• British Grand Prix

Lauda's tyre trouble hands Scheckter the win

Laurence Edmondson July 20, 1974
Jody Scheckter celebrates a surprise victory at Brands Hatch © Sutton Images

Jody Scheckter won the British Grand Prix at Brands Hatch, profiting from Niki Lauda's misfortune when the Ferrari suffered a puncture with just a handful of laps remaining.

Hans-Joachim Stuck crashed his March early in the race and the resulting debris meant driver after driver suffered punctures. Clay Ragazzoni had one, John Watson had one, Ronnie Peterson and Graham Hill had two each and Lauda's cost him the lead of the race and the lead of the championship.

Lauda attempted to struggle on regardless but the tyre eventually ripped itself to pieces and he returned to the pits, trailled by a plume of blue smoke coming from the rear of his car. Ferrari made a swift tyre change in the hope of snapping up a few points, but as Lauda left the pits his route was blocked by a group of hangers-on, dolly birds and an official's car.

As a result he completed just 73 laps, two short of Scheckter's 75, and was classified ninth at the end of the race. Ferrari argued he would have finished fifth on 74 laps had he been let out of the pits and, after an official protest, got its way as Lauda was given the extra lap and two championship points.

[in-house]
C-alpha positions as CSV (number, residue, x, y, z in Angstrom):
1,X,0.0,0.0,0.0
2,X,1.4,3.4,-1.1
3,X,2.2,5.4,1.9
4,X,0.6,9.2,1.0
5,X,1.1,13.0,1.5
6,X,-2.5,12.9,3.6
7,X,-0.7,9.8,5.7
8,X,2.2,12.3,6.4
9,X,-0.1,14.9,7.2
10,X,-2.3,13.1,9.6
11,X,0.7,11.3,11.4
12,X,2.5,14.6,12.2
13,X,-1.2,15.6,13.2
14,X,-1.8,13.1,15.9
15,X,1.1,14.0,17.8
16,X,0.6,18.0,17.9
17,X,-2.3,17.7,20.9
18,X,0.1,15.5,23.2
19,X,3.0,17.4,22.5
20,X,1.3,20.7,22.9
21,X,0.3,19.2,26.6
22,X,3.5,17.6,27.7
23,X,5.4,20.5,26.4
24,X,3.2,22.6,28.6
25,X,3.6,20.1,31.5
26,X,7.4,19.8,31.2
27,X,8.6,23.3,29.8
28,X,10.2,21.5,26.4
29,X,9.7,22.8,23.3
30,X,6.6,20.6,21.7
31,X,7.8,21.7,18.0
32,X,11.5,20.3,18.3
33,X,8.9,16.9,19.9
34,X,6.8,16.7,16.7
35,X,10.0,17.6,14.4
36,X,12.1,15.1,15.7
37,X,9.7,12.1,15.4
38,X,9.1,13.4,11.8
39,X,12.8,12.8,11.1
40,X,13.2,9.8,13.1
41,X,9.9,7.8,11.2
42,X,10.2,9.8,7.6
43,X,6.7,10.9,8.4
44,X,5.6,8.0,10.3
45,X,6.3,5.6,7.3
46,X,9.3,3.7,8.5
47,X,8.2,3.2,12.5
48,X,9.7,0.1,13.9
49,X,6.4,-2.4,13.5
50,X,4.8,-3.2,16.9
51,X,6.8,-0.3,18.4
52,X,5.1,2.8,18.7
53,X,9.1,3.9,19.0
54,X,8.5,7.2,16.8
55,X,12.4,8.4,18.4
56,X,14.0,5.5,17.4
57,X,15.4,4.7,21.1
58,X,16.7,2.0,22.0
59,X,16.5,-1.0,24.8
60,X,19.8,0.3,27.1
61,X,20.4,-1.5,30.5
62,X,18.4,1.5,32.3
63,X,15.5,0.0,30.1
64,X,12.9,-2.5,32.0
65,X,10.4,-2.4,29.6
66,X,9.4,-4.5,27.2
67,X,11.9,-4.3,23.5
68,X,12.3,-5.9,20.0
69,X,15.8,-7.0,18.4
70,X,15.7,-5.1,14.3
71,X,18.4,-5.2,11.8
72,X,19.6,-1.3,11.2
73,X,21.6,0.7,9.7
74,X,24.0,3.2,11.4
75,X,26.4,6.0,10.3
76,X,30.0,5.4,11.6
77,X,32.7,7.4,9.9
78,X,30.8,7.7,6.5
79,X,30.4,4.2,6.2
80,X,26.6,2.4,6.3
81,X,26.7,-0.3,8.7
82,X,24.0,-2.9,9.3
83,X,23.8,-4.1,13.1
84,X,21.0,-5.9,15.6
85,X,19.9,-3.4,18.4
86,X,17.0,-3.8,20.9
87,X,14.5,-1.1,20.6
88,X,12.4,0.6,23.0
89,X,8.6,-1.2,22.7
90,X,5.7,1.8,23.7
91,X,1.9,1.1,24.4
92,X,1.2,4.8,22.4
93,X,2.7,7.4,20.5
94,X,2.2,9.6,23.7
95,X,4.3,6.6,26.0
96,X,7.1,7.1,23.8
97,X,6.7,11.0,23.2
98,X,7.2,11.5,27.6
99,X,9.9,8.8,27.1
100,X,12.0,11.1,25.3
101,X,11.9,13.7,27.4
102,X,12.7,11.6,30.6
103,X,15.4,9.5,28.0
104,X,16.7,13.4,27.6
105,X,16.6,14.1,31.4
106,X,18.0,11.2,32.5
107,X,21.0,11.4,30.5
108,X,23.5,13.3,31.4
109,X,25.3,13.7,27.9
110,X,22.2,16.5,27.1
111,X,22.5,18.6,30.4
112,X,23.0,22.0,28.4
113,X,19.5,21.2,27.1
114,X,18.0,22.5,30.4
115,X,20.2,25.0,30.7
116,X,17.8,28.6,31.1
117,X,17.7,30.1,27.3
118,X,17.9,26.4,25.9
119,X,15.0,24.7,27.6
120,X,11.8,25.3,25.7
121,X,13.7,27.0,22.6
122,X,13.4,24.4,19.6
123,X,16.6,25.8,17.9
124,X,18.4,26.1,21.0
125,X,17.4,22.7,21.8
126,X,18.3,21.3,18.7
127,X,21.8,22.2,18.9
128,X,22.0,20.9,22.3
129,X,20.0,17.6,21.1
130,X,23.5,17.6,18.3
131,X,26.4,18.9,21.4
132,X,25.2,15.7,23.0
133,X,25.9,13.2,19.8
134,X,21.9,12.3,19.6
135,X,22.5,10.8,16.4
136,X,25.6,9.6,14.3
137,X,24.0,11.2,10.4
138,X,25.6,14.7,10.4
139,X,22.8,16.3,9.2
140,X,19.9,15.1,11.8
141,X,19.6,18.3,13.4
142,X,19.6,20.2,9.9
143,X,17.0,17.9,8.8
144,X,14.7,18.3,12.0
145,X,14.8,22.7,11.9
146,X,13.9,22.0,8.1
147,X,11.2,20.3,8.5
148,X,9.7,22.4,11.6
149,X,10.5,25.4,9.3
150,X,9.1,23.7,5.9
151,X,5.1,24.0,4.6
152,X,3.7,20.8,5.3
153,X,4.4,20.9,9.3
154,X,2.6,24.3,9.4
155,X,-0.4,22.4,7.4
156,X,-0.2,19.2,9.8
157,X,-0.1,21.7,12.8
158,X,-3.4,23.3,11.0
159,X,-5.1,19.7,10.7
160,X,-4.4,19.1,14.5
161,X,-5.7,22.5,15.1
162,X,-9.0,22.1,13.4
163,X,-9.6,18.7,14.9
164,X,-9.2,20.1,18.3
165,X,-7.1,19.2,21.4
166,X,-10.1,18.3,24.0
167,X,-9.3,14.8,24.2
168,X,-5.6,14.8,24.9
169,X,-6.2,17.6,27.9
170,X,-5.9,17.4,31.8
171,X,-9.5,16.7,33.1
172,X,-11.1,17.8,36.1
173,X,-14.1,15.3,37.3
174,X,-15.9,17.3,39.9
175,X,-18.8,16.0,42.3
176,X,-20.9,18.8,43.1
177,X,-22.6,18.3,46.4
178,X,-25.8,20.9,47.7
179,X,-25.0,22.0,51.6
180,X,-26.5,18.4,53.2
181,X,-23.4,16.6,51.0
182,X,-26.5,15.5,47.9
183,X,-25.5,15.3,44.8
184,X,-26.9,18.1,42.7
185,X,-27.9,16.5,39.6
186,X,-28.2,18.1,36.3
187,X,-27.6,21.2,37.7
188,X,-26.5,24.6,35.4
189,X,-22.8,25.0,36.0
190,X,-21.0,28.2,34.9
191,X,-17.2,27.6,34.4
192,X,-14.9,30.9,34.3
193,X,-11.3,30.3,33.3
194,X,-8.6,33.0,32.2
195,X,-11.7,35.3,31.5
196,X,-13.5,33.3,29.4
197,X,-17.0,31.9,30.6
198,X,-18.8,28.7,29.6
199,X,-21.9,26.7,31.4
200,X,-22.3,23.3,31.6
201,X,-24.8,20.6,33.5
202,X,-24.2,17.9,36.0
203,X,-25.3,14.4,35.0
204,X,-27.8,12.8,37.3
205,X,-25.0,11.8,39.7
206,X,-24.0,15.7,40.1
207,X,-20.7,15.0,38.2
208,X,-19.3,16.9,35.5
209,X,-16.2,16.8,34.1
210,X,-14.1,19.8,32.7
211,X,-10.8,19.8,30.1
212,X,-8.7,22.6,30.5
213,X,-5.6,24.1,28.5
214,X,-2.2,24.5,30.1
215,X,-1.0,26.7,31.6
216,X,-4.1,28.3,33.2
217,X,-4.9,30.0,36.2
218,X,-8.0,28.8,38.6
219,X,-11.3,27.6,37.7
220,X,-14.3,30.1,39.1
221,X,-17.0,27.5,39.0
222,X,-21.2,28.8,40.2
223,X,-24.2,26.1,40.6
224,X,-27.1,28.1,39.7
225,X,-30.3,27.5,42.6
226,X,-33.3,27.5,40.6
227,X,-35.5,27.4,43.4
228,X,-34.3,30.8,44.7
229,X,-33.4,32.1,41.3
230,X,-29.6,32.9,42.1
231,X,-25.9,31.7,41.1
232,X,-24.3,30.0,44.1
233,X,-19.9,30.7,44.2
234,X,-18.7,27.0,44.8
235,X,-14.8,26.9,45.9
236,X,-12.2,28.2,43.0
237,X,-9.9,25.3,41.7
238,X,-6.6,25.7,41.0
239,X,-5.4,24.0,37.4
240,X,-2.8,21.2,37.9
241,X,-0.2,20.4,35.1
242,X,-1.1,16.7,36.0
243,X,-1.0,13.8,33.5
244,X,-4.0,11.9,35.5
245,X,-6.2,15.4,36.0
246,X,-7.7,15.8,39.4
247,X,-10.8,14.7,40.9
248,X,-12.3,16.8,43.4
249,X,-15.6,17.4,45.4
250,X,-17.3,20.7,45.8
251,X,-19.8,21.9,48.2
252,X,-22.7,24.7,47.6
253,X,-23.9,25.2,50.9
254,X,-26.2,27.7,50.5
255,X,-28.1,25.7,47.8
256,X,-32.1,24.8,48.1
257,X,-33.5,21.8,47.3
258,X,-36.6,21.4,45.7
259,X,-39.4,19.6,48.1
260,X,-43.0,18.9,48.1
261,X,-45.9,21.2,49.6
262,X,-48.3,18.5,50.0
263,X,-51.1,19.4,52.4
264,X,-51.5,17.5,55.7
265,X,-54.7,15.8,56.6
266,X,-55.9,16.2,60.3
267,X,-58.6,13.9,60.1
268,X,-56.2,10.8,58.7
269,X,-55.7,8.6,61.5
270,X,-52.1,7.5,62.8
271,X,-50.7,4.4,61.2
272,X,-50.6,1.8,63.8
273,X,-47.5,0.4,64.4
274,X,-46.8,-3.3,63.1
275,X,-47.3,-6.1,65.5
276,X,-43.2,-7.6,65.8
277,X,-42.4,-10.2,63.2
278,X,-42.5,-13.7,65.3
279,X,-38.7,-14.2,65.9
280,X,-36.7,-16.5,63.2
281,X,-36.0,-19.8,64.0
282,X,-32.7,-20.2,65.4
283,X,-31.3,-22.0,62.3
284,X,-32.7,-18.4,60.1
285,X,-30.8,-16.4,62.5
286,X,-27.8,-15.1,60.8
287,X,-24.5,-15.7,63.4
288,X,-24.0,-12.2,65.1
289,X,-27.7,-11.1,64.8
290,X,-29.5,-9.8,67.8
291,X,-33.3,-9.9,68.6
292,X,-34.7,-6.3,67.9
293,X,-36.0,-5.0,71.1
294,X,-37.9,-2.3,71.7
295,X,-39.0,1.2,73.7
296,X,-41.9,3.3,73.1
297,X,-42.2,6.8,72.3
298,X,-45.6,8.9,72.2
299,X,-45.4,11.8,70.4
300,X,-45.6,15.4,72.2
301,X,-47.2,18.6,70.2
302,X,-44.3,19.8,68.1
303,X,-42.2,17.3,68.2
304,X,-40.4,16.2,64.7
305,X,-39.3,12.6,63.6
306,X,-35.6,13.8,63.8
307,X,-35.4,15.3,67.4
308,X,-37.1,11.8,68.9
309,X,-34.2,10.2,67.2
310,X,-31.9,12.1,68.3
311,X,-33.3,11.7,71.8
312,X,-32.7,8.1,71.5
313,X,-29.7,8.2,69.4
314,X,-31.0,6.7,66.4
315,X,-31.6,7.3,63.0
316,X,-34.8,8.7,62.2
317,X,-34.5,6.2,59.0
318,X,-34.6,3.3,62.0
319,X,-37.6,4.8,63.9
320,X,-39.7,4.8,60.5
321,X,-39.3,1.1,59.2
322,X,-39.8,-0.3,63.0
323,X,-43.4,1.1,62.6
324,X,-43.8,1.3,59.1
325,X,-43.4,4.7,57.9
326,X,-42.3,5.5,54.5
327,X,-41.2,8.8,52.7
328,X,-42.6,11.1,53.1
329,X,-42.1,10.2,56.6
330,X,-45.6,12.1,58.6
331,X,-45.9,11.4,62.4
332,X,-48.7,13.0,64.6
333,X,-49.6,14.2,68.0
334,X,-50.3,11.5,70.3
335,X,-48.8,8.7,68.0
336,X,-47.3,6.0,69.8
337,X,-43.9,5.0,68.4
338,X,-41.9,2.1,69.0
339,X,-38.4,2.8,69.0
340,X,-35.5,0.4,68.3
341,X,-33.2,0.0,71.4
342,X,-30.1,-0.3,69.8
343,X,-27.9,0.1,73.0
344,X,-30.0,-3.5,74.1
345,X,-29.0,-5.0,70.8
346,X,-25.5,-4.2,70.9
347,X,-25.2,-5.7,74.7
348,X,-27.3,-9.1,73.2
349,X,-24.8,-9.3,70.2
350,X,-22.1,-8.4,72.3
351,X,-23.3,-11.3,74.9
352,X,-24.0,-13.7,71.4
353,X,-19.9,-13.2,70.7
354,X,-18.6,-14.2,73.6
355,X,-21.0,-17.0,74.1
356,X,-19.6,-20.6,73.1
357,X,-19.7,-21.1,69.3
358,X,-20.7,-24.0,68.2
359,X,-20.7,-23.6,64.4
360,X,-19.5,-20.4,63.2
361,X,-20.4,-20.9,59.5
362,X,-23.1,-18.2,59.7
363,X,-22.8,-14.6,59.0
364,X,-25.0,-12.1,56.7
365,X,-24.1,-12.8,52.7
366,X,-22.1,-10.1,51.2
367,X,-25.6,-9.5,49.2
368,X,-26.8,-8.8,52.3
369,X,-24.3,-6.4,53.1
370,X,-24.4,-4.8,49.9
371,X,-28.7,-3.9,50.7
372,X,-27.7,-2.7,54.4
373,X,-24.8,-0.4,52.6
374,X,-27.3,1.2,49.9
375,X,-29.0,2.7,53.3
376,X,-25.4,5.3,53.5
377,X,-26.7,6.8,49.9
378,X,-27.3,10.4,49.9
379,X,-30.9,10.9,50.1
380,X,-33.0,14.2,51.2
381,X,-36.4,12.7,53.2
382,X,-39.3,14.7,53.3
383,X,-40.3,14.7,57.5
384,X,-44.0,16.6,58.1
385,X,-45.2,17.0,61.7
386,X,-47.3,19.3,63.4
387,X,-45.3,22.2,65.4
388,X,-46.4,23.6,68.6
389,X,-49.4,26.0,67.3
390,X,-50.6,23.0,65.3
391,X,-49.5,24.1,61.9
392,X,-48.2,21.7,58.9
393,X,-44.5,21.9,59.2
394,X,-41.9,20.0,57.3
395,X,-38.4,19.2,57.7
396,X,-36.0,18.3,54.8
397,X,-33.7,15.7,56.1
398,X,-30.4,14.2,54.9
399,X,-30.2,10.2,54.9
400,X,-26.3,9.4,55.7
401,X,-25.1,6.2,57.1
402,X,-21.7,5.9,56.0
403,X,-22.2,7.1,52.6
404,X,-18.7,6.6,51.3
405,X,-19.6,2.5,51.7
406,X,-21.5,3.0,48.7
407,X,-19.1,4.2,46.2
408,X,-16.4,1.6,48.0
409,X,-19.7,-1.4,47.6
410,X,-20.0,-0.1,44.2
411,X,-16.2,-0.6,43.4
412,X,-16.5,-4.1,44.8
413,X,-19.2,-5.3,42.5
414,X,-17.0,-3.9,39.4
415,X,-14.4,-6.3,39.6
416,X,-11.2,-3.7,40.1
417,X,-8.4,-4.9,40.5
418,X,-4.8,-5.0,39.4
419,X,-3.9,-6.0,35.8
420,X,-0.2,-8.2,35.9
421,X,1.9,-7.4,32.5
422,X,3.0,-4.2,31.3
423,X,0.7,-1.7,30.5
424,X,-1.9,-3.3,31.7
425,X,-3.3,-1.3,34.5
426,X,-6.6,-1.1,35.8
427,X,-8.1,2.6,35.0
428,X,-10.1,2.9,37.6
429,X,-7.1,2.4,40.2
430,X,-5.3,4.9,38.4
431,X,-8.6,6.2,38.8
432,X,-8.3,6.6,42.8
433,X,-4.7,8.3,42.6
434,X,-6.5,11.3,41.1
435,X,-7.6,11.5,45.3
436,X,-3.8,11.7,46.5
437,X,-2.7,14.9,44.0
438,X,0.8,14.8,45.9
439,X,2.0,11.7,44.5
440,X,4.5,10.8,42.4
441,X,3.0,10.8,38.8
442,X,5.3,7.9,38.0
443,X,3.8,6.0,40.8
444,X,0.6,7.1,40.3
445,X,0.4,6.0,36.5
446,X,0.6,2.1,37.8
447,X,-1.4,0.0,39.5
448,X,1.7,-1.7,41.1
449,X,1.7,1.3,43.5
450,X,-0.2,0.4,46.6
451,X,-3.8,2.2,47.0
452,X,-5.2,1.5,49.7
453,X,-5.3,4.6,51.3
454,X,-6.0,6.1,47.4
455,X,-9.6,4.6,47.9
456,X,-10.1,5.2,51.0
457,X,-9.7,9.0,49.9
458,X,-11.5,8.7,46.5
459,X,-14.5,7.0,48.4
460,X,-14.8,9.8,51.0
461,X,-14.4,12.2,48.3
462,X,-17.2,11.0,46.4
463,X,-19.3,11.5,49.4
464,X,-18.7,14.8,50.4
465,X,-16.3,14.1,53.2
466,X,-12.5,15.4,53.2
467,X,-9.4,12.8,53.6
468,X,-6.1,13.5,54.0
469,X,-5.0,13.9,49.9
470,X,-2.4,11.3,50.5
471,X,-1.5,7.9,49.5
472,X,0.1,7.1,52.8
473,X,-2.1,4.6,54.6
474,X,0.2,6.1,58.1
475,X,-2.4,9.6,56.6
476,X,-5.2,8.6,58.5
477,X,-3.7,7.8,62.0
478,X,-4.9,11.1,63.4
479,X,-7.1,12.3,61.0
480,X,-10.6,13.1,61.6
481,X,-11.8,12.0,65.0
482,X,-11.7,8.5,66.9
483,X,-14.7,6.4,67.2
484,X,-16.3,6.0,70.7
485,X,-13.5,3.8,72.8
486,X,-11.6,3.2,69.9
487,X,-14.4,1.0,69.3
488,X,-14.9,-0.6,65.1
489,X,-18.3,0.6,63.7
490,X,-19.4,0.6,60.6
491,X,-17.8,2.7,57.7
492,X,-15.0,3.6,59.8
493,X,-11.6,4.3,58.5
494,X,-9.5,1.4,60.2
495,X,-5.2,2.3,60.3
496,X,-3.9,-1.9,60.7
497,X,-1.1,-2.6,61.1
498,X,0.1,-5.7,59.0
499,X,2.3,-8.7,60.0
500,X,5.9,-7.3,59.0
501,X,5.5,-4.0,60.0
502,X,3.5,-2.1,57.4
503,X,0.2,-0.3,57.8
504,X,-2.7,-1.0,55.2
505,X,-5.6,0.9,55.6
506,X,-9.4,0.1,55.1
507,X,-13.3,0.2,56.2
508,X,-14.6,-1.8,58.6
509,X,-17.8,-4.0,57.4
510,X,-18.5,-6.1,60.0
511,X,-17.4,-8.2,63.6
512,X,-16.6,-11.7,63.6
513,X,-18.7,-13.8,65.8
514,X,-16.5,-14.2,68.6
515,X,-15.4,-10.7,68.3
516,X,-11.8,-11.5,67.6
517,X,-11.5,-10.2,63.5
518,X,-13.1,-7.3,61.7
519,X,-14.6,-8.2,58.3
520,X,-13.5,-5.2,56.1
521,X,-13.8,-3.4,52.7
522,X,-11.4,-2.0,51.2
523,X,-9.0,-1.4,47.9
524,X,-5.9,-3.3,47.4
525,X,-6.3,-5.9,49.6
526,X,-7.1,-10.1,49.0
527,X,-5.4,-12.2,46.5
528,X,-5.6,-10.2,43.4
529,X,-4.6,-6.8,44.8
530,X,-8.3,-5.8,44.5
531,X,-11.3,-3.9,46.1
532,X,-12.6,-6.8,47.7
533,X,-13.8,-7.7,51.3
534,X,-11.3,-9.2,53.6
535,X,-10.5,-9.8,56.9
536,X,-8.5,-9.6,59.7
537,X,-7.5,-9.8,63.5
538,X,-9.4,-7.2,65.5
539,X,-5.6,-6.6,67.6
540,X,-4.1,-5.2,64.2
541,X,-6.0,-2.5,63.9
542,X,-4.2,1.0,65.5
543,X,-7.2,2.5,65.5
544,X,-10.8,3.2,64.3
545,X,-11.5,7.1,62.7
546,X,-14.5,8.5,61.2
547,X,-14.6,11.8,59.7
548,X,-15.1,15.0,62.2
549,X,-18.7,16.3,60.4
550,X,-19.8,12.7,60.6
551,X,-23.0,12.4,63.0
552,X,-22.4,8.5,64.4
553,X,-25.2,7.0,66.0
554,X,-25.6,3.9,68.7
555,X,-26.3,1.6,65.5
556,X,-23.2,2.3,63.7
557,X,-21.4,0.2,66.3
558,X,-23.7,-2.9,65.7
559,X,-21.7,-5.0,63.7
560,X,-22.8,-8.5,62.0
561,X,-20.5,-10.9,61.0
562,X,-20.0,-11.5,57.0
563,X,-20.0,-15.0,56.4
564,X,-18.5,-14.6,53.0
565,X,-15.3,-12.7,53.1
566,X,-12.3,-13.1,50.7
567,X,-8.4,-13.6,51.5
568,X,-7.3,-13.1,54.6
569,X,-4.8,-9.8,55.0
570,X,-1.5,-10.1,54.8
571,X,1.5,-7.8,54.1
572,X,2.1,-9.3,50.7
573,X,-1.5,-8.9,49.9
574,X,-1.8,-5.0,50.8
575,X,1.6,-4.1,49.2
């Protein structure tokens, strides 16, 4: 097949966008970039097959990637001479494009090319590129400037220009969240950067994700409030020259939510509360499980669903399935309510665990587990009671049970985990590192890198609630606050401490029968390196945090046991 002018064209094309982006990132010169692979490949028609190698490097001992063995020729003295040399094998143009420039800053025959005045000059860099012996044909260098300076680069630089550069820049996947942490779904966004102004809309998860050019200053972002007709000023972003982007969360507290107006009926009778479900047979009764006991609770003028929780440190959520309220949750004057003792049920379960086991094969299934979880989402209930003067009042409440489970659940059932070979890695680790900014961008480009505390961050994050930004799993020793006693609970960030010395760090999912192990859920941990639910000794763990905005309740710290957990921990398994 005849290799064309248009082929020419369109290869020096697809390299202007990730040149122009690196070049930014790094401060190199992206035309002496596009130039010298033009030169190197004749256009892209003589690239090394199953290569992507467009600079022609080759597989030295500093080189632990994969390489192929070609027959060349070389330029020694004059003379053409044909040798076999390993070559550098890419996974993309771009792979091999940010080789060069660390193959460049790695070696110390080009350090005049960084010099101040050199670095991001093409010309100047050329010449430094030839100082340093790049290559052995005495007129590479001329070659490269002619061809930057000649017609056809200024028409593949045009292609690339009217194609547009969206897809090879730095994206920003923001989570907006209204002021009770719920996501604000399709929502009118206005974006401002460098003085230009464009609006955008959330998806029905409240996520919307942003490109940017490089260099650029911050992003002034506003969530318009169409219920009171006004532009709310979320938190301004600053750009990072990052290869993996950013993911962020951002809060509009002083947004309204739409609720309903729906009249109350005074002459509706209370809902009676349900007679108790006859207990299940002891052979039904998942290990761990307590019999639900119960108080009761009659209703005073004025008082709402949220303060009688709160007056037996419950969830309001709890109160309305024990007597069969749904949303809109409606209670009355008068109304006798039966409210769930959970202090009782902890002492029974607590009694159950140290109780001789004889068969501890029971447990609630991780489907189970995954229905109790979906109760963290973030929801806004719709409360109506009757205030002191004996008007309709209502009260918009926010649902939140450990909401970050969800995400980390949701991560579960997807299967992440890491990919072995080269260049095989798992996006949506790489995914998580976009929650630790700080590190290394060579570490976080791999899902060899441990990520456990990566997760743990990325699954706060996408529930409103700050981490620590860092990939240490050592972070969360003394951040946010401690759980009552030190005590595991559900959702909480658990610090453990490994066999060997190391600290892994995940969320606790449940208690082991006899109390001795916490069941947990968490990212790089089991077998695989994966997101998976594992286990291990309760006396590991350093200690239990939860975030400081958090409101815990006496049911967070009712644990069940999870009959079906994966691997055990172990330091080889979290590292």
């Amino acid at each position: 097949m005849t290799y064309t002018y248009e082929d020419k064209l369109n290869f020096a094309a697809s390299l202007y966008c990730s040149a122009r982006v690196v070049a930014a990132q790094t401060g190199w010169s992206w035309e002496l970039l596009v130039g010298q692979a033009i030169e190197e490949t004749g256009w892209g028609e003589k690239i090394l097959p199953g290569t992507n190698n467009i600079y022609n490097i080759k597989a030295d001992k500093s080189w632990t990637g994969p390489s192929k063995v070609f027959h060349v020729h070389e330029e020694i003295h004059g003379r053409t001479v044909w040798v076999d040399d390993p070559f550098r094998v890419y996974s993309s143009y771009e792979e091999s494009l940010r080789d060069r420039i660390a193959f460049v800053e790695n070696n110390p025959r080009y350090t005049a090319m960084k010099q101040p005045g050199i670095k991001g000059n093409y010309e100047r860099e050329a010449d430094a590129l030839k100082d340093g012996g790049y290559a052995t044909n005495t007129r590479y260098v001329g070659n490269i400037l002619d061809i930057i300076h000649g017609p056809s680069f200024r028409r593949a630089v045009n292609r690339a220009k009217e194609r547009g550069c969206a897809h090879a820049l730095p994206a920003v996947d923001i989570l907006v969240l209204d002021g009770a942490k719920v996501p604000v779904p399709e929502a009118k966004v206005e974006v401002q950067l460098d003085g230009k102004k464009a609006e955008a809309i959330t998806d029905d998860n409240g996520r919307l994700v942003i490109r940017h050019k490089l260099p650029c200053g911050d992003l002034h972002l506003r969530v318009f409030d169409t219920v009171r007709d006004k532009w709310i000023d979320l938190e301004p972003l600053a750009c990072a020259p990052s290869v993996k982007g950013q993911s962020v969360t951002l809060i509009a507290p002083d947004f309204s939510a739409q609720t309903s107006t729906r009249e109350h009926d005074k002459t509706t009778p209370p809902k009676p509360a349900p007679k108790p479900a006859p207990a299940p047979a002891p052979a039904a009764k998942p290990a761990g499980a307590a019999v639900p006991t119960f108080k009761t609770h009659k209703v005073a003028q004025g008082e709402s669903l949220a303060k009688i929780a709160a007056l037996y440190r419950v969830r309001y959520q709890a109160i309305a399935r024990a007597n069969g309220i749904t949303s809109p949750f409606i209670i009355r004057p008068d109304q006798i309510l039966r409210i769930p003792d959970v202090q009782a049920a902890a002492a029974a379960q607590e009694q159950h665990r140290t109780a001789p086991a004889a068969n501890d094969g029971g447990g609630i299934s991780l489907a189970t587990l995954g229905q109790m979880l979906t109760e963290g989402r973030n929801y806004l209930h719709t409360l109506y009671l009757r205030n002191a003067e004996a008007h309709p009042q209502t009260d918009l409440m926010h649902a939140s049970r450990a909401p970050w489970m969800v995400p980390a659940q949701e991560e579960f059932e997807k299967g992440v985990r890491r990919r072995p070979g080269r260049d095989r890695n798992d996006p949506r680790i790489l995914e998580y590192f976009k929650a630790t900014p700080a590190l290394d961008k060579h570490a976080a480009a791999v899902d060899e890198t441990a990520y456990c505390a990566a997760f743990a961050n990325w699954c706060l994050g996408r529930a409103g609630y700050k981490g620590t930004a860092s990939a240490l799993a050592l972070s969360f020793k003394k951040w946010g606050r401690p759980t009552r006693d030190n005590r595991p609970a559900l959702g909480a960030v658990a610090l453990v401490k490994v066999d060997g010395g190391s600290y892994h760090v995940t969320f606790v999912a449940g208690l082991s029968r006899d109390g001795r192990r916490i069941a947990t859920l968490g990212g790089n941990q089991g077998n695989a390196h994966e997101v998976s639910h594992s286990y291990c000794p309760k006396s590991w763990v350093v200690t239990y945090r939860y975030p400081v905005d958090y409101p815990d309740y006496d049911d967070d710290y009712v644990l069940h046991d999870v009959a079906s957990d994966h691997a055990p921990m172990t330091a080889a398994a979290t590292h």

It was a controversial decision as it was based on a "what if?", but it stood and kept Lauda within a point of Fittipaldi in the championship. Further doubt was cast over the organisation of the race when it emerged that James Hunt's second lap suspension failure had been a direct result of him running over a man in the pit lane before the race.

Hunt's fuel tank cracked on the way to the grid and he was in the process of swapping into the spare car when the accident happened. The man, who broke his leg, had not been authorised to be in the pit lane and the contact caused critical damage to Hunt's rear suspension.

Laurence Edmondson is an assistant editor on ESPNF1

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Laurence Edmondson is deputy editor of ESPNF1 Laurence Edmondson grew up on a Sunday afternoon diet of Ayrton Senna and Nigel Mansell and first stepped in the paddock as a Bridgestone competition finalist in 2005. He worked for ITV-F1 after graduating from university and has been ESPNF1's deputy editor since 2010